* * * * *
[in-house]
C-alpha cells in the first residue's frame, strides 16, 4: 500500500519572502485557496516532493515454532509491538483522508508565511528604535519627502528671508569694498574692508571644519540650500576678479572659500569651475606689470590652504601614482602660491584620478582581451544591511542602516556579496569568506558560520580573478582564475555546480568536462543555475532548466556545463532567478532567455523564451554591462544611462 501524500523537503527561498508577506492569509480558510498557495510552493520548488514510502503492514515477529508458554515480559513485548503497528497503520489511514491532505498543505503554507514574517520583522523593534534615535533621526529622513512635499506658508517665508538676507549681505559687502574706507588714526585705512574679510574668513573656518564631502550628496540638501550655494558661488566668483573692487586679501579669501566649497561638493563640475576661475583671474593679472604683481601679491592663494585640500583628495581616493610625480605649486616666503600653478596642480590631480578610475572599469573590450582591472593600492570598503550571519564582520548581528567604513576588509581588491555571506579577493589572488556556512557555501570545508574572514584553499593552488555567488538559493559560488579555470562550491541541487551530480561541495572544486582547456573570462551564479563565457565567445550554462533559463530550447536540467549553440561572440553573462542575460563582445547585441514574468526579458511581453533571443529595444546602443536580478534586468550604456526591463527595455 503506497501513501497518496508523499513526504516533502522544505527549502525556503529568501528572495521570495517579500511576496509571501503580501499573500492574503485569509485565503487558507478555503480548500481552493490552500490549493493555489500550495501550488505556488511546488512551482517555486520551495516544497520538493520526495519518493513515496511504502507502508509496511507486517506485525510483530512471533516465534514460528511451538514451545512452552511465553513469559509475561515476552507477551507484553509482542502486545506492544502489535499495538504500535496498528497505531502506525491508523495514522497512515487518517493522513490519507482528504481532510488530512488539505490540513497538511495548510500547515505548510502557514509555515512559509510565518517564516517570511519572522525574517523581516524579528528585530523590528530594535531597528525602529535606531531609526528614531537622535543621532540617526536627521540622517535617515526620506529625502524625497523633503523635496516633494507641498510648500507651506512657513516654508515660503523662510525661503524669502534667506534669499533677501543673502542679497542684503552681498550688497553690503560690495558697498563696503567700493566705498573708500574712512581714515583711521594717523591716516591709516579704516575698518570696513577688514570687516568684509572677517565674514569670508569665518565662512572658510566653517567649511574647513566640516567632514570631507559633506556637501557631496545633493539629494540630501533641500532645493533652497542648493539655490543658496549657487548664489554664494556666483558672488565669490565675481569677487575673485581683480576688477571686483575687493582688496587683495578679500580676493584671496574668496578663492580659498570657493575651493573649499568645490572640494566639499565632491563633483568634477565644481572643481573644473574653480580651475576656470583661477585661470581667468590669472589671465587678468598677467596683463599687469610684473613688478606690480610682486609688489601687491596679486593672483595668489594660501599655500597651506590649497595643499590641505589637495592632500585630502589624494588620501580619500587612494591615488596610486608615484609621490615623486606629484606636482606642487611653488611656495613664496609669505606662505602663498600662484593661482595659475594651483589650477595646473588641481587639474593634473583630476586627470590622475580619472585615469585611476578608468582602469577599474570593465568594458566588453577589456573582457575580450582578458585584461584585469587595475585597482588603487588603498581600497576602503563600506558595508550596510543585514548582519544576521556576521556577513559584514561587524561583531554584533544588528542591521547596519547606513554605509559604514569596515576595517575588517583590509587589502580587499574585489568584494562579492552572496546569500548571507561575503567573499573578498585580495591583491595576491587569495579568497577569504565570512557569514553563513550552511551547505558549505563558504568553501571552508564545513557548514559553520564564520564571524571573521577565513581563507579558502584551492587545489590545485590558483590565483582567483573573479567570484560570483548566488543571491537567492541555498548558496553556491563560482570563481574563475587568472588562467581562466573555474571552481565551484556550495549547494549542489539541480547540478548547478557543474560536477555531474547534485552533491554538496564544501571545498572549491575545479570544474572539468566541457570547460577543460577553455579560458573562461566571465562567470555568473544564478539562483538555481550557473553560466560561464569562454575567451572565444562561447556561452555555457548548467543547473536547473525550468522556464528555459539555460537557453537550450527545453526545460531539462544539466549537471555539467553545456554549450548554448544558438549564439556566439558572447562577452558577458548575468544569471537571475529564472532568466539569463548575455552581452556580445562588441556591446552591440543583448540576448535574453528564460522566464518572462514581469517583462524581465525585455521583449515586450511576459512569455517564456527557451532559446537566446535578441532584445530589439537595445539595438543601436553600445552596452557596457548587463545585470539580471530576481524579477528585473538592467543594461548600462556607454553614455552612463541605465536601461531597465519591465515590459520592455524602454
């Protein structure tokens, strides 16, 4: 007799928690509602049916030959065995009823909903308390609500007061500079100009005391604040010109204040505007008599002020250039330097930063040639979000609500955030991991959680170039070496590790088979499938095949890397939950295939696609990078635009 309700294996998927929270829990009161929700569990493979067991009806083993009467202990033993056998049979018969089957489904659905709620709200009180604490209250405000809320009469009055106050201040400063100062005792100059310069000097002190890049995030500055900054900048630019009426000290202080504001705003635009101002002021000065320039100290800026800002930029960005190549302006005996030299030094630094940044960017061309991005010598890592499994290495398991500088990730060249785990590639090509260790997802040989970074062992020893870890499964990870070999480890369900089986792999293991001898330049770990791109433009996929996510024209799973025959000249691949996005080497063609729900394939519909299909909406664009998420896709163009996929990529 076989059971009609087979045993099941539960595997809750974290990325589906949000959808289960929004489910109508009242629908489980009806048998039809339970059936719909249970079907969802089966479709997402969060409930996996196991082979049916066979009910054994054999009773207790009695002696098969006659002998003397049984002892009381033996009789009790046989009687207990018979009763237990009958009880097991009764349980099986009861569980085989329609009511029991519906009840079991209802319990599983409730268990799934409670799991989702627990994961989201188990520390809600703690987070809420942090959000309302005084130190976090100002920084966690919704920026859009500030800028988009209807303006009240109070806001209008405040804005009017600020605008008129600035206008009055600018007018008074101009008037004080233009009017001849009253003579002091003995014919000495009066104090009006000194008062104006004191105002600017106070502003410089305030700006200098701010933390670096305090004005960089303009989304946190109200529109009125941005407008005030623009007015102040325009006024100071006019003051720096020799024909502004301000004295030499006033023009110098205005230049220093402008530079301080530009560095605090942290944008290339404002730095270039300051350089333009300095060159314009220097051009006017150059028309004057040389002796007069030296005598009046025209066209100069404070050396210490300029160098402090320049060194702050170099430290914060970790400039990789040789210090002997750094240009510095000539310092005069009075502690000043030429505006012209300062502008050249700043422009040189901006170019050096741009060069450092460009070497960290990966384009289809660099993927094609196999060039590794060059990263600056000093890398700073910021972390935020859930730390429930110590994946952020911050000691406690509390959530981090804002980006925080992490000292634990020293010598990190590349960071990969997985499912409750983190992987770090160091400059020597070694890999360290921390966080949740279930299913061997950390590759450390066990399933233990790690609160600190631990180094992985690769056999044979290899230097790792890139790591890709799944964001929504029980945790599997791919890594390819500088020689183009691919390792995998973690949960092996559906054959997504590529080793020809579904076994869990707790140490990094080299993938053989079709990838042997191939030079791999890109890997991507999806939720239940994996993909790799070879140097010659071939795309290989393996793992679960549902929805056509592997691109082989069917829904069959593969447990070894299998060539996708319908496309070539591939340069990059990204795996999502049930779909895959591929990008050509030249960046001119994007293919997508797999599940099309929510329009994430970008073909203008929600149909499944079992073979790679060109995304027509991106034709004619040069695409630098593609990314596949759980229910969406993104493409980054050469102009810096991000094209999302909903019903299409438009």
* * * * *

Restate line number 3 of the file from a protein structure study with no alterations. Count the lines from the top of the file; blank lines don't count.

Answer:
């Protein structure tokens, strides 16, 4: 007799928690509602049916030959065995009823909903308390609500007061500079100009005391604040010109204040505007008599002020250039330097930063040639979000609500955030991991959680170039070496590790088979499938095949890397939950295939696609990078635009 309700294996998927929270829990009161929700569990493979067991009806083993009467202990033993056998049979018969089957489904659905709620709200009180604490209250405000809320009469009055106050201040400063100062005792100059310069000097002190890049995030500055900054900048630019009426000290202080504001705003635009101002002021000065320039100290800026800002930029960005190549302006005996030299030094630094940044960017061309991005010598890592499994290495398991500088990730060249785990590639090509260790997802040989970074062992020893870890499964990870070999480890369900089986792999293991001898330049770990791109433009996929996510024209799973025959000249691949996005080497063609729900394939519909299909909406664009998420896709163009996929990529 076989059971009609087979045993099941539960595997809750974290990325589906949000959808289960929004489910109508009242629908489980009806048998039809339970059936719909249970079907969802089966479709997402969060409930996996196991082979049916066979009910054994054999009773207790009695002696098969006659002998003397049984002892009381033996009789009790046989009687207990018979009763237990009958009880097991009764349980099986009861569980085989329609009511029991519906009840079991209802319990599983409730268990799934409670799991989702627990994961989201188990520390809600703690987070809420942090959000309302005084130190976090100002920084966690919704920026859009500030800028988009209807303006009240109070806001209008405040804005009017600020605008008129600035206008009055600018007018008074101009008037004080233009009017001849009253003579002091003995014919000495009066104090009006000194008062104006004191105002600017106070502003410089305030700006200098701010933390670096305090004005960089303009989304946190109200529109009125941005407008005030623009007015102040325009006024100071006019003051720096020799024909502004301000004295030499006033023009110098205005230049220093402008530079301080530009560095605090942290944008290339404002730095270039300051350089333009300095060159314009220097051009006017150059028309004057040389002796007069030296005598009046025209066209100069404070050396210490300029160098402090320049060194702050170099430290914060970790400039990789040789210090002997750094240009510095000539310092005069009075502690000043030429505006012209300062502008050249700043422009040189901006170019050096741009060069450092460009070497960290990966384009289809660099993927094609196999060039590794060059990263600056000093890398700073910021972390935020859930730390429930110590994946952020911050000691406690509390959530981090804002980006925080992490000292634990020293010598990190590349960071990969997985499912409750983190992987770090160091400059020597070694890999360290921390966080949740279930299913061997950390590759450390066990399933233990790690609160600190631990180094992985690769056999044979290899230097790792890139790591890709799944964001929504029980945790599997791919890594390819500088020689183009691919390792995998973690949960092996559906054959997504590529080793020809579904076994869990707790140490990094080299993938053989079709990838042997191939030079791999890109890997991507999806939720239940994996993909790799070879140097010659071939795309290989393996793992679960549902929805056509592997691109082989069917829904069959593969447990070894299998060539996708319908496309070539591939340069990059990204795996999502049930779909895959591929990008050509030249960046001119994007293919997508797999599940099309929510329009994430970008073909203008929600149909499944079992073979790679060109995304027509991106034709004619040069695409630098593609990314596949759980229910969406993104493409980054050469102009810096991000094209999302909903019903299409438009």